Excerpts from an address by Elder M. Russell Ballard of The Church of Jesus Christ of Latter-day Saints
This year (2011) will mark the 16th anniversary of a proclamation to the world on the family, which was issued by the First Presidency and the Quorum of the Twelve Apostles in 1995 (see “The Family: A Proclamation to the World“). It was then and is now a clarion call to protect and strengthen families and a stern warning in a world where declining values and misplaced priorities threaten to destroy society by undermining its basic unit.
The proclamation is a prophetic document, not only because it was issued by prophets but because it was ahead of its time. It warns against many of the very things that have threatened and undermined families during the last decade and calls for the priority and the emphasis families need if they are to survive in an environment that seems ever more toxic to traditional marriage and to parent-child relationships.
The proclamation’s clear and simple language stands in stark contrast to the confused and convoluted notions of a society that cannot even agree on a definition of family, let alone supply the help and support parents and families need. You are familiar with such words from the proclamation as these:
- “Marriage between a man and a woman is ordained of God.”
- “Gender is an essential characteristic of individual premortal, mortal, and eternal identity and purpose.”
- “Husband and wife have a solemn responsibility to love and care for each other and for their children.”
- “Children are entitled to birth within the bonds of matrimony, and to be reared by a father and a mother who honor marital vows with complete fidelity.”
- “The disintegration of the family will bring upon individuals, communities, and nations the calamities foretold by ancient and modern prophets.”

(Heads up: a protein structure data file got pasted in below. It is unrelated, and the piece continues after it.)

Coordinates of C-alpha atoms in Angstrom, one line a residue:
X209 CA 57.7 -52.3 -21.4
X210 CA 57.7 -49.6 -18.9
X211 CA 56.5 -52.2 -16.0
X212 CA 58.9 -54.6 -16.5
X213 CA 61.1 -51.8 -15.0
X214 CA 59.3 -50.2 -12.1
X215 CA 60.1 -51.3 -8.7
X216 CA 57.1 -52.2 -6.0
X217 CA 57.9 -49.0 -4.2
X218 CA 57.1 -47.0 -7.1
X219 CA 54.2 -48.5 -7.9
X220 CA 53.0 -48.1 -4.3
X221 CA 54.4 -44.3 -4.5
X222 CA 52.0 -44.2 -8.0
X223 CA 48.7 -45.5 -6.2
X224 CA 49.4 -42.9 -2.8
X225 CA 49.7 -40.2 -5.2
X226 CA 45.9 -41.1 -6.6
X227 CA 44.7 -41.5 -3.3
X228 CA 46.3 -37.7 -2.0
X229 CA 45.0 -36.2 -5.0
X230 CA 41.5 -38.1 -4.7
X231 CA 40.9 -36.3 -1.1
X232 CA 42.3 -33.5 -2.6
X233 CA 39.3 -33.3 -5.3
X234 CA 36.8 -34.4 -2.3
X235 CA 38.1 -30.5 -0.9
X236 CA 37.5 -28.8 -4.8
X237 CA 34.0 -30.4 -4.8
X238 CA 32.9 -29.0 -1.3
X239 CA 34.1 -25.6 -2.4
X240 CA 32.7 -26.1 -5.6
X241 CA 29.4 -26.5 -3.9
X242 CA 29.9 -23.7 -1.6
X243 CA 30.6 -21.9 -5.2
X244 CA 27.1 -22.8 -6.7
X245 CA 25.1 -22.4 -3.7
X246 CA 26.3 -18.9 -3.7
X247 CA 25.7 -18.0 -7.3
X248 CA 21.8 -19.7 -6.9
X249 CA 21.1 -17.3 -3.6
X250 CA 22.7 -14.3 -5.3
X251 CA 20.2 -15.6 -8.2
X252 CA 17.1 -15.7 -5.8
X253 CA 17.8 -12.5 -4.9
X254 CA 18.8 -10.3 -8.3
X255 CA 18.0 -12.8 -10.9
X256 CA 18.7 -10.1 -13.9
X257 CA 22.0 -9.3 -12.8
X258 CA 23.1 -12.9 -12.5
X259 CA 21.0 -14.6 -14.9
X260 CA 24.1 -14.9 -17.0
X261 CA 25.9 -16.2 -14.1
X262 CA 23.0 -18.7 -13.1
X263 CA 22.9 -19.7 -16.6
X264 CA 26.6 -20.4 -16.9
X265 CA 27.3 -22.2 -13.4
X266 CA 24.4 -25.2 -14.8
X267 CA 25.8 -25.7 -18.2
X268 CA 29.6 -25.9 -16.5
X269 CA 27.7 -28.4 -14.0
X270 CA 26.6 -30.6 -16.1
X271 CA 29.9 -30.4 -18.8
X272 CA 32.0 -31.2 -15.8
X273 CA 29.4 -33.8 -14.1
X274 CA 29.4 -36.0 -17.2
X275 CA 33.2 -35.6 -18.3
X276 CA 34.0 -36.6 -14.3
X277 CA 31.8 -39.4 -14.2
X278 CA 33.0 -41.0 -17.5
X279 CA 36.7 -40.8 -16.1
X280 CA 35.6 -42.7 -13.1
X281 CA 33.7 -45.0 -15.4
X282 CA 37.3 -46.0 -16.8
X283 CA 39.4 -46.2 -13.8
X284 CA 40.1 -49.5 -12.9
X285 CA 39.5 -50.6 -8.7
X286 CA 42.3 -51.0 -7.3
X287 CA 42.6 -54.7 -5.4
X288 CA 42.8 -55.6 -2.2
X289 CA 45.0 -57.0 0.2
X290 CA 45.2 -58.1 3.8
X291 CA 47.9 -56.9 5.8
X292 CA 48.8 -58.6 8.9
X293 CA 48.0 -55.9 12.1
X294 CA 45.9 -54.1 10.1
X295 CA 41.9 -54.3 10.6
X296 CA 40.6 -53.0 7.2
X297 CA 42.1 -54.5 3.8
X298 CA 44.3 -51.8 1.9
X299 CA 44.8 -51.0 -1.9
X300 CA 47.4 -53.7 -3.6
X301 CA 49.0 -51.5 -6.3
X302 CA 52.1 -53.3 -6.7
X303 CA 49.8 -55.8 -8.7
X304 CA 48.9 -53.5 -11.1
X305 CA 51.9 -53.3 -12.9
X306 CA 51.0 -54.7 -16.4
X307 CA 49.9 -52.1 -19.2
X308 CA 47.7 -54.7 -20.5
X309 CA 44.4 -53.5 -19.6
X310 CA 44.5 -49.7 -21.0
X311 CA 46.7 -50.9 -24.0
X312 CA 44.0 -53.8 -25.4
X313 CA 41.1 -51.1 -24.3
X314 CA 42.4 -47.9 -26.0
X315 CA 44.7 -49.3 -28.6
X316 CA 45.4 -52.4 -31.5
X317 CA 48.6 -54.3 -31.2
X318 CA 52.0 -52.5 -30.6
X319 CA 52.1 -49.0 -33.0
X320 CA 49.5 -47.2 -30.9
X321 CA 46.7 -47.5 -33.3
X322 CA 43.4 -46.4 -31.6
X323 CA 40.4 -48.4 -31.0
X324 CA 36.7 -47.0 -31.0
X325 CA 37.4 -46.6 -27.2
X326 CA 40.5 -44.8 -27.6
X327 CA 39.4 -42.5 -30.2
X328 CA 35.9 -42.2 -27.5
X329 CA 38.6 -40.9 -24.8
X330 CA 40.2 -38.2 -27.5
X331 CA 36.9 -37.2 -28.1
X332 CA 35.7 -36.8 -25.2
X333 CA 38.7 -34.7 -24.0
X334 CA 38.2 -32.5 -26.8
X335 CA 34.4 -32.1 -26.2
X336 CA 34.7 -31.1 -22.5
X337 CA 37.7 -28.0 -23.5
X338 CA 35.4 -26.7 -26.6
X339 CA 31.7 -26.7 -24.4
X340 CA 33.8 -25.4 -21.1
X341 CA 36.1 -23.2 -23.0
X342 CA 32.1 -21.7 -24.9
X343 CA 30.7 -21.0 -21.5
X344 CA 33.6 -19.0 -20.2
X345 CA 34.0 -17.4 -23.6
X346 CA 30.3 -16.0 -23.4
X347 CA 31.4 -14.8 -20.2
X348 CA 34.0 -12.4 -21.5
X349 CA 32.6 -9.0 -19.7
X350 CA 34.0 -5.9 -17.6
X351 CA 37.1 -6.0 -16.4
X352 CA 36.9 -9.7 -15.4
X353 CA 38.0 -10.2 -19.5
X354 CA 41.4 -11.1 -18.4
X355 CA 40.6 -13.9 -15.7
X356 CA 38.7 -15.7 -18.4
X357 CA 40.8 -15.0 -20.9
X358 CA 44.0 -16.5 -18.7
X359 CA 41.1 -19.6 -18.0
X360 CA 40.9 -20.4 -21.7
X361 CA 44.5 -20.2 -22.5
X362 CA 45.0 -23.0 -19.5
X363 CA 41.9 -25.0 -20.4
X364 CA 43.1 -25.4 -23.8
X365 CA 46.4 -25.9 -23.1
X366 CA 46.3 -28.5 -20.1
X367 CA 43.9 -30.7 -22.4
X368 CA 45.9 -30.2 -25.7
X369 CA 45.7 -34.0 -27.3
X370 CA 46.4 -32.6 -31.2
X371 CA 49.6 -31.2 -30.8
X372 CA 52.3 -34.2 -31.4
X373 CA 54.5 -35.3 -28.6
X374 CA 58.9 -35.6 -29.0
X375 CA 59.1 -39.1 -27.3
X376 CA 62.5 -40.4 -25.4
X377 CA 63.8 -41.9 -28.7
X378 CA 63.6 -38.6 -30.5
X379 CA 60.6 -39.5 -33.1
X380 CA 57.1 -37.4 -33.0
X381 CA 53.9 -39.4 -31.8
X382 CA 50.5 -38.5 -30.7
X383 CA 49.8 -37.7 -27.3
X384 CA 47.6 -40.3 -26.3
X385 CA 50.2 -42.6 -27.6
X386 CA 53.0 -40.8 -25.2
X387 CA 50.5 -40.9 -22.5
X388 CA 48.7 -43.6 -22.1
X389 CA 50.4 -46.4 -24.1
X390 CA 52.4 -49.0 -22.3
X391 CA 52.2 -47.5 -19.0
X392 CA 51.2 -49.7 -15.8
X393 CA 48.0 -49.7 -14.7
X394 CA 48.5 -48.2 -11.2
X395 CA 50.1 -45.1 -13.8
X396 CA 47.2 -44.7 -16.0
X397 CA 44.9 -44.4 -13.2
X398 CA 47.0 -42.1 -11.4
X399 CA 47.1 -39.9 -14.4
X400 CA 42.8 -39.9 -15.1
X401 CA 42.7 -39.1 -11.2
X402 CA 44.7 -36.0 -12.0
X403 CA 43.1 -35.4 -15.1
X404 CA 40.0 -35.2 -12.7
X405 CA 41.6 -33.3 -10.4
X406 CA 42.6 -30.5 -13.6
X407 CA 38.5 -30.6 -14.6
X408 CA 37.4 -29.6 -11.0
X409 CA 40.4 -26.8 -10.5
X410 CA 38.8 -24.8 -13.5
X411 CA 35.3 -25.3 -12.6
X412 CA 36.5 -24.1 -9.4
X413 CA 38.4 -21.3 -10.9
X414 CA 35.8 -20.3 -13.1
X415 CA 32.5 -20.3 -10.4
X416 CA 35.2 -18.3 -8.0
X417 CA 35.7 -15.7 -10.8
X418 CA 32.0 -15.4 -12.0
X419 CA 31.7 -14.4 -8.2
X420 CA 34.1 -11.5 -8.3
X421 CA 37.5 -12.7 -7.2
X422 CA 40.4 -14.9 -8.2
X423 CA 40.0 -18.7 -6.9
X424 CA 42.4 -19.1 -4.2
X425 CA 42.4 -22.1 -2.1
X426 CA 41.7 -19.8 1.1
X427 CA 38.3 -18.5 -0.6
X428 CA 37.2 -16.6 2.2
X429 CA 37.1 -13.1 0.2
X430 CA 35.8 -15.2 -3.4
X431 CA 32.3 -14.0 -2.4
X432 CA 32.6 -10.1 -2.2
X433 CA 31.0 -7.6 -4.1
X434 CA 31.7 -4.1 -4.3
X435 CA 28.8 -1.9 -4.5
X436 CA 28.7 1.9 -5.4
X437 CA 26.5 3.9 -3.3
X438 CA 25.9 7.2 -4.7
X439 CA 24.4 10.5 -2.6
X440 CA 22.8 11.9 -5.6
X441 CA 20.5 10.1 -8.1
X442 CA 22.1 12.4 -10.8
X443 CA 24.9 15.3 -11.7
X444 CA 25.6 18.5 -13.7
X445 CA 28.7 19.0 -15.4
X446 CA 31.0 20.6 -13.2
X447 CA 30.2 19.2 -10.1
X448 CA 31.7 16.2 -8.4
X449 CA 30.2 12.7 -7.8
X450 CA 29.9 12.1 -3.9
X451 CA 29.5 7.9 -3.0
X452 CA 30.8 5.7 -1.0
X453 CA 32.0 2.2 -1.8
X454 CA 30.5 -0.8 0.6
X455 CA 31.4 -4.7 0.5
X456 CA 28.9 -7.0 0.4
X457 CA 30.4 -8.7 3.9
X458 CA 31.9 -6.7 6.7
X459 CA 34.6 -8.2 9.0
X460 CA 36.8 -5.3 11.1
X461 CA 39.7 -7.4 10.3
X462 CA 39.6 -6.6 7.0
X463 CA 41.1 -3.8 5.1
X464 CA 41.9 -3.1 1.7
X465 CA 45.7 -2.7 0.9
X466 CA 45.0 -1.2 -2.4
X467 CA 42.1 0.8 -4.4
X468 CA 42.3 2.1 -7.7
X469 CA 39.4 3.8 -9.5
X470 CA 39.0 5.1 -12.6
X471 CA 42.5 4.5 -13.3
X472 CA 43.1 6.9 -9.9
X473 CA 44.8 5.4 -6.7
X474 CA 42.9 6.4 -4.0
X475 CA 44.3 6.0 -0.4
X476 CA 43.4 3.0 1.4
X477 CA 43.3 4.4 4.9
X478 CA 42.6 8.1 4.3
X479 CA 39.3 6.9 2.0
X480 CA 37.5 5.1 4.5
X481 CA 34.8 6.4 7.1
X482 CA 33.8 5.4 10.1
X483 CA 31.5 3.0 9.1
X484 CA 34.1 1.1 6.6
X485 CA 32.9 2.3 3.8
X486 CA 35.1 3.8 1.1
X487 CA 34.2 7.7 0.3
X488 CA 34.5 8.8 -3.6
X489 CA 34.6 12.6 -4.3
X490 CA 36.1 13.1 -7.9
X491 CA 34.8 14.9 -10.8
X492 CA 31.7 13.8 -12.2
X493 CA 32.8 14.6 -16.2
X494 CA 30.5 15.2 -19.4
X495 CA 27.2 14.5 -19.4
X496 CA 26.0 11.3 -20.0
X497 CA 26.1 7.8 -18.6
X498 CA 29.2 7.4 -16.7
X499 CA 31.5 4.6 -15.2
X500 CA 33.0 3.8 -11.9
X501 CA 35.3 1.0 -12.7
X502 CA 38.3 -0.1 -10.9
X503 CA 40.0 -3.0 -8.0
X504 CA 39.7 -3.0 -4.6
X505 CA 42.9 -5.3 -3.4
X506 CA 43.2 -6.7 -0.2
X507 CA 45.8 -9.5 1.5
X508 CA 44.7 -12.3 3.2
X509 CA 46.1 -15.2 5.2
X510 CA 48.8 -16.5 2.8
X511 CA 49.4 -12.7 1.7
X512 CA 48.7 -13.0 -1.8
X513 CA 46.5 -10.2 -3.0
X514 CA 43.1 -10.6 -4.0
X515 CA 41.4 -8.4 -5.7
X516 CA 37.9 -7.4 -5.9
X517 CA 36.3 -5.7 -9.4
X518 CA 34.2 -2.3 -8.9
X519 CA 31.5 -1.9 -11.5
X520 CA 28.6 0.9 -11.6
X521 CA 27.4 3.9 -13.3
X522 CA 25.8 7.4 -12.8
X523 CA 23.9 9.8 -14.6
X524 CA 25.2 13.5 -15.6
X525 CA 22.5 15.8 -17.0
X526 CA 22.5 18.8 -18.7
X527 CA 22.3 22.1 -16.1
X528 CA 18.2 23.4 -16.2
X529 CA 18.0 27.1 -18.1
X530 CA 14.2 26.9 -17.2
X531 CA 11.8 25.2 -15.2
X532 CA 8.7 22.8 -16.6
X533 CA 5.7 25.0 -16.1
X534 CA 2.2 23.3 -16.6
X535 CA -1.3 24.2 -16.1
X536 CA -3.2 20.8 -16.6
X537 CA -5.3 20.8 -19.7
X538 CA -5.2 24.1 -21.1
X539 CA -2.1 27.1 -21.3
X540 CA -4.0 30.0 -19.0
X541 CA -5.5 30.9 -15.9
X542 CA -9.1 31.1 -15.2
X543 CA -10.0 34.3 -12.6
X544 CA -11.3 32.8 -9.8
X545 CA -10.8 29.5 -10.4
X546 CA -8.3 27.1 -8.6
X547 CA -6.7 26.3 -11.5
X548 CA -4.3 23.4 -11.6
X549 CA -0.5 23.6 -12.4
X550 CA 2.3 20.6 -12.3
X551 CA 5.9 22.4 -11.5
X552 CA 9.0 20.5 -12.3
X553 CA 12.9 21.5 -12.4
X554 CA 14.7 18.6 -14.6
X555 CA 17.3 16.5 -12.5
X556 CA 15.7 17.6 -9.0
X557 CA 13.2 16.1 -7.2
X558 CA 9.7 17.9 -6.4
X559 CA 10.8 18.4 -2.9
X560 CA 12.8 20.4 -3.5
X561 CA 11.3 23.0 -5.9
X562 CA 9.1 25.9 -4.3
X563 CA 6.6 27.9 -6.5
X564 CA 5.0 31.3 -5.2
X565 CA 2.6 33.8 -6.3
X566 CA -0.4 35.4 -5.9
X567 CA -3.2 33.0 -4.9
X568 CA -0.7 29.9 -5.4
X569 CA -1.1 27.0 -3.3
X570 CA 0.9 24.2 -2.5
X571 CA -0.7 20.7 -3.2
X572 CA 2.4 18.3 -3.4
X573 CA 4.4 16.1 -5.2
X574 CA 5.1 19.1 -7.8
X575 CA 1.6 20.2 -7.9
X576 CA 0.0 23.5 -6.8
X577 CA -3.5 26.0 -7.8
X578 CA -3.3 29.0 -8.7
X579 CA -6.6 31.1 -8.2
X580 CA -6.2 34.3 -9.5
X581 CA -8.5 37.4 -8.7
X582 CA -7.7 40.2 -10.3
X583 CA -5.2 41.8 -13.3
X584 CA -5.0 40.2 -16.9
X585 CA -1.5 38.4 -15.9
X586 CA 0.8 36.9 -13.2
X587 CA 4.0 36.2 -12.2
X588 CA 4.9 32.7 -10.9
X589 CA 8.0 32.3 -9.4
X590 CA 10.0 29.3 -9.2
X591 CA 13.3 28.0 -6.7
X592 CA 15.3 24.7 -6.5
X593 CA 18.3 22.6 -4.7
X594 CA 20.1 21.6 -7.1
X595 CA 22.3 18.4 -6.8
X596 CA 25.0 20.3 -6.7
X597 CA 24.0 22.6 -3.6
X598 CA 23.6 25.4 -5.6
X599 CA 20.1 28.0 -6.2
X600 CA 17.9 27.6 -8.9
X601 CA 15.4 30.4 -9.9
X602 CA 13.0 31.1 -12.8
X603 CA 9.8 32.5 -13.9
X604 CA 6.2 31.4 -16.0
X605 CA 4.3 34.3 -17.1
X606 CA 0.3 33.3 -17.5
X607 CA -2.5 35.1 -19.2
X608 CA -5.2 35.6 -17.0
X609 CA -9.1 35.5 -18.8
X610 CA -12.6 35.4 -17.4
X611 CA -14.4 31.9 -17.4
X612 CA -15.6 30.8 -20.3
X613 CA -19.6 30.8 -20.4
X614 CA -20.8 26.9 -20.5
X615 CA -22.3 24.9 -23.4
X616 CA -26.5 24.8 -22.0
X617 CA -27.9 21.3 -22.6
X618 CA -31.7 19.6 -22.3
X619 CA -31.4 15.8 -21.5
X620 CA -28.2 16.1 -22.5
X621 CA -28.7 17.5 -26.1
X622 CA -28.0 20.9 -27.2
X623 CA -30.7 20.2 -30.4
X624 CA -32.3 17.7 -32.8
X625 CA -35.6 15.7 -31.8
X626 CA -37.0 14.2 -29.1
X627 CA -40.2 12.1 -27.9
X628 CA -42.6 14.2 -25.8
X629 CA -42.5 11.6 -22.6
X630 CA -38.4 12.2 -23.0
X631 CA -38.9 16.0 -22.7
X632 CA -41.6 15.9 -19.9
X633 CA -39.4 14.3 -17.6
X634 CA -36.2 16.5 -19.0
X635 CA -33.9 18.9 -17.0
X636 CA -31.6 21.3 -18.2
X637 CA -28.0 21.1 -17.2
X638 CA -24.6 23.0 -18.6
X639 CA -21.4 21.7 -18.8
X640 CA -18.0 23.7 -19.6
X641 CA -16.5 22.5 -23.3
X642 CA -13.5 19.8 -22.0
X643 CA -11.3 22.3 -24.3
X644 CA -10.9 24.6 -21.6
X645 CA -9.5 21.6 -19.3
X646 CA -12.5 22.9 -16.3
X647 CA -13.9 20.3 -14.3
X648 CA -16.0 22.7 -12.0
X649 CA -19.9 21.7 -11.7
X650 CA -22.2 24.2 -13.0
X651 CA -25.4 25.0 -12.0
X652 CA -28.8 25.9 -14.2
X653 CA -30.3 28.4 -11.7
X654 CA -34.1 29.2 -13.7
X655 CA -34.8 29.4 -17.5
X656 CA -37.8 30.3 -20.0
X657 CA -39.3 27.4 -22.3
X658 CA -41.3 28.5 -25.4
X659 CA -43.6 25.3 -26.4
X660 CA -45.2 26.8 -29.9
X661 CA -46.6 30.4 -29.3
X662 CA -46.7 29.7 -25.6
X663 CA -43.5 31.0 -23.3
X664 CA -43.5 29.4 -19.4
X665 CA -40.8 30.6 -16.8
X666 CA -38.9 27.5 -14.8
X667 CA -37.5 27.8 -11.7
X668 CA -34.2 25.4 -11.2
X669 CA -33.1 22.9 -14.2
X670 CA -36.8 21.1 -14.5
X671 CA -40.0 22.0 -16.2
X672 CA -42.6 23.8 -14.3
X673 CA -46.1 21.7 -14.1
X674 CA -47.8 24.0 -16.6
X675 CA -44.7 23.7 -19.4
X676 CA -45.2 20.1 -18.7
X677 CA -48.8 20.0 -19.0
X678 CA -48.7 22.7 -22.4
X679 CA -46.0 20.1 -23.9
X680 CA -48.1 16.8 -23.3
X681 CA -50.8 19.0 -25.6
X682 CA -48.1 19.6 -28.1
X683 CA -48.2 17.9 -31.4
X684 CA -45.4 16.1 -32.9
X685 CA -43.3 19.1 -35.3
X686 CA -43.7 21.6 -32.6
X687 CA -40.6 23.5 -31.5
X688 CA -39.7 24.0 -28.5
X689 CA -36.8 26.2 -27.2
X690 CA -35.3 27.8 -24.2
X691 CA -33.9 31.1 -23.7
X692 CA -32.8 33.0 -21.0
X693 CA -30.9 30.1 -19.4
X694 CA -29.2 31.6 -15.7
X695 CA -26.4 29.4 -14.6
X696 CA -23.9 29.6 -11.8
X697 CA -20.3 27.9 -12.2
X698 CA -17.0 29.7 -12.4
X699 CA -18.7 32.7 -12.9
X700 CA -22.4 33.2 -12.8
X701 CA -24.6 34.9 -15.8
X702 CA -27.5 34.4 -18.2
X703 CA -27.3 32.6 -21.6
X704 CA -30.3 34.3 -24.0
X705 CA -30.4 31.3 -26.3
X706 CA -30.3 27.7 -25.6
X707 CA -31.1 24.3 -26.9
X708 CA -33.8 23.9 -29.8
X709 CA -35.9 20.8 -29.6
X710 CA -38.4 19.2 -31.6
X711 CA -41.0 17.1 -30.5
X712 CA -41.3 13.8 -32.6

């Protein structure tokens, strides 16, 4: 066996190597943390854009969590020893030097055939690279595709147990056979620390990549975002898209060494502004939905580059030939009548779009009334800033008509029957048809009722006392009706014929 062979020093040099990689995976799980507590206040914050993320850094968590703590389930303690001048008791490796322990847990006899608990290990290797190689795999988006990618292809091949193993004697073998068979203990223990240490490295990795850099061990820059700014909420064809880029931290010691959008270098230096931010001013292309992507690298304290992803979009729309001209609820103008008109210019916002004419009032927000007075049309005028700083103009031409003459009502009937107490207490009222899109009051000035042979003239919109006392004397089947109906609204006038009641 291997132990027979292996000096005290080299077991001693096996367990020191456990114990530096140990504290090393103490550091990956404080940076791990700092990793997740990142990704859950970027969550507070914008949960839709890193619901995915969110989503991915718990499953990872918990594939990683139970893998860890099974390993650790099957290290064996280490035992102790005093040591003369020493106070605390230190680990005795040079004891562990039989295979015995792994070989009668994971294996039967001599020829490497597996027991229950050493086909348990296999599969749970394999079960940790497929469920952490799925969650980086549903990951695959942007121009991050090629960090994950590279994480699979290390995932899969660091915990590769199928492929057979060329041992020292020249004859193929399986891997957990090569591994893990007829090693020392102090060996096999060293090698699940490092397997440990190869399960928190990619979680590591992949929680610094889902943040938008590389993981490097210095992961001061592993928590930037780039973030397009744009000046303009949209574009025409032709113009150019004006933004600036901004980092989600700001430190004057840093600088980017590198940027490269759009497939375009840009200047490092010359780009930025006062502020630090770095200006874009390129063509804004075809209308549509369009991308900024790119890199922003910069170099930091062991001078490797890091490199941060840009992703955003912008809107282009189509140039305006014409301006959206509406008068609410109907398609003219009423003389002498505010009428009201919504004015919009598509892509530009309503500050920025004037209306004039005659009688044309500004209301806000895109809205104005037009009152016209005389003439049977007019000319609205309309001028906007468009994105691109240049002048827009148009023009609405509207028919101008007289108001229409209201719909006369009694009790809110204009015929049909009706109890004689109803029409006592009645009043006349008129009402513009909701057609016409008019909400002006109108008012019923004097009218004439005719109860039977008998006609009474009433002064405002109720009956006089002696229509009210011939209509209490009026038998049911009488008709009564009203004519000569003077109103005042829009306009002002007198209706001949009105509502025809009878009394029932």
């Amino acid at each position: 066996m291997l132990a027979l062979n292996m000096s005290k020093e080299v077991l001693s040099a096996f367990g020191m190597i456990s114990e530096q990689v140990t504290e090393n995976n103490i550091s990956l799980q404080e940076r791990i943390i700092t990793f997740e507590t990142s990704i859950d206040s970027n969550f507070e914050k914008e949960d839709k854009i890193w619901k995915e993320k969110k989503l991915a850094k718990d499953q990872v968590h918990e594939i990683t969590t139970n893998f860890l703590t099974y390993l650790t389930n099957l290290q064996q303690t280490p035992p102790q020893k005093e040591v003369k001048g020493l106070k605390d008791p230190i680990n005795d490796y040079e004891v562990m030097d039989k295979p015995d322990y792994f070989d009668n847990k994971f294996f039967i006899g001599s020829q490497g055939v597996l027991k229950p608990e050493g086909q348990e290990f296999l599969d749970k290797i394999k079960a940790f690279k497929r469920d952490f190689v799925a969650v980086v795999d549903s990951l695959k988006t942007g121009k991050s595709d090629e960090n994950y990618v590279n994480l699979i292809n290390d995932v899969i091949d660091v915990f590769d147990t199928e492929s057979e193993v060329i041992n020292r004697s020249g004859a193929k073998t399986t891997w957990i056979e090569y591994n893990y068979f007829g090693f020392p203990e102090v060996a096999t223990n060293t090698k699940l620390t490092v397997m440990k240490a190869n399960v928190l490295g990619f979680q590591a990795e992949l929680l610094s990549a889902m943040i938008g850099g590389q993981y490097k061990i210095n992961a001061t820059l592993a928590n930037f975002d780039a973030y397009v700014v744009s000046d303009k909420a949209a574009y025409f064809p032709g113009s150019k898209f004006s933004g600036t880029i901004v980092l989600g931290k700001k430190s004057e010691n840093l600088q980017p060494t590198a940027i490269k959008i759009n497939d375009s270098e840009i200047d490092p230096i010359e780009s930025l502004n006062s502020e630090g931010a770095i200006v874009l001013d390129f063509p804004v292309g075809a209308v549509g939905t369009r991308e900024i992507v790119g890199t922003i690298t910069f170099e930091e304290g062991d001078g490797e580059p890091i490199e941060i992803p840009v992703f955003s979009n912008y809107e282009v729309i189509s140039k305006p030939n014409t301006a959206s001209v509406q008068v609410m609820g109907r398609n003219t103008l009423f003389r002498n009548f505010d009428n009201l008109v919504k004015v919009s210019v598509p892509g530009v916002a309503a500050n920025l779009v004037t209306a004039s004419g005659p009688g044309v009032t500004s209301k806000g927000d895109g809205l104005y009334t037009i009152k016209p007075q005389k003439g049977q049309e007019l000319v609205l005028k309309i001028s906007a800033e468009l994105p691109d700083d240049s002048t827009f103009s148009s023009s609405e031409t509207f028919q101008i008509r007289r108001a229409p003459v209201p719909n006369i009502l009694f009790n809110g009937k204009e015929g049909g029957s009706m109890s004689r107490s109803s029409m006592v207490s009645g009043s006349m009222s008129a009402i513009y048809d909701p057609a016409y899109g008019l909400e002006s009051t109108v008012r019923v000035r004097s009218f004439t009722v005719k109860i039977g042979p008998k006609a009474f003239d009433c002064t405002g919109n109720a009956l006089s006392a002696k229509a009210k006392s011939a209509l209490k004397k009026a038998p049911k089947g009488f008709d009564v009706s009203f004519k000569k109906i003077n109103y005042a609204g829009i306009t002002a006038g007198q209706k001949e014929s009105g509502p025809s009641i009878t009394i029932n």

And the last words of the proclamation express the simple truth that the family is “the fundamental unit of society.”
Today I call upon members of the Church and on committed parents, grandparents, and extended family members everywhere to hold fast to this great proclamation, to make it a banner not unlike General Moroni’s “title of liberty,” and to commit ourselves to live by its precepts. As we are all part of a family, the proclamation applies to everyone.
Public opinion surveys indicate that people everywhere in the world generally consider the family as the highest priority…
Friends of mine who just returned from speaking to families and parents on several continents reported to me that the hopes and concerns of parents are remarkably similar throughout the earth.
In India a concerned Hindu mother said, “All I want is to be a bigger influence on my children than the media and the peer group.”
And a Buddhist mother in Malaysia said, “I’d like my boys to be able to operate in the world, but I don’t want them to be of the world.” Parents from all different cultures and faiths are saying and feeling the same things we are as parents in the Church.
The world needs to know what the proclamation teaches, because the family is the basic unit of society, of the economy, of our culture, and of our government. And as Latter-day Saints know, the family will also be the basic unit in the celestial kingdom.
In the Church, our belief in the overriding importance of families is rooted in restored doctrine. We know of the sanctity of families in both directions of our eternal existence. We know that before this life we lived with our Heavenly Father as part of His family, and we know that family relationships can endure beyond death.
If we live and act upon this knowledge, we will attract the world to us. Parents who place a high priority on their families will gravitate to the Church because it offers the family structure, values, doctrine, and eternal perspective that they seek and cannot find elsewhere.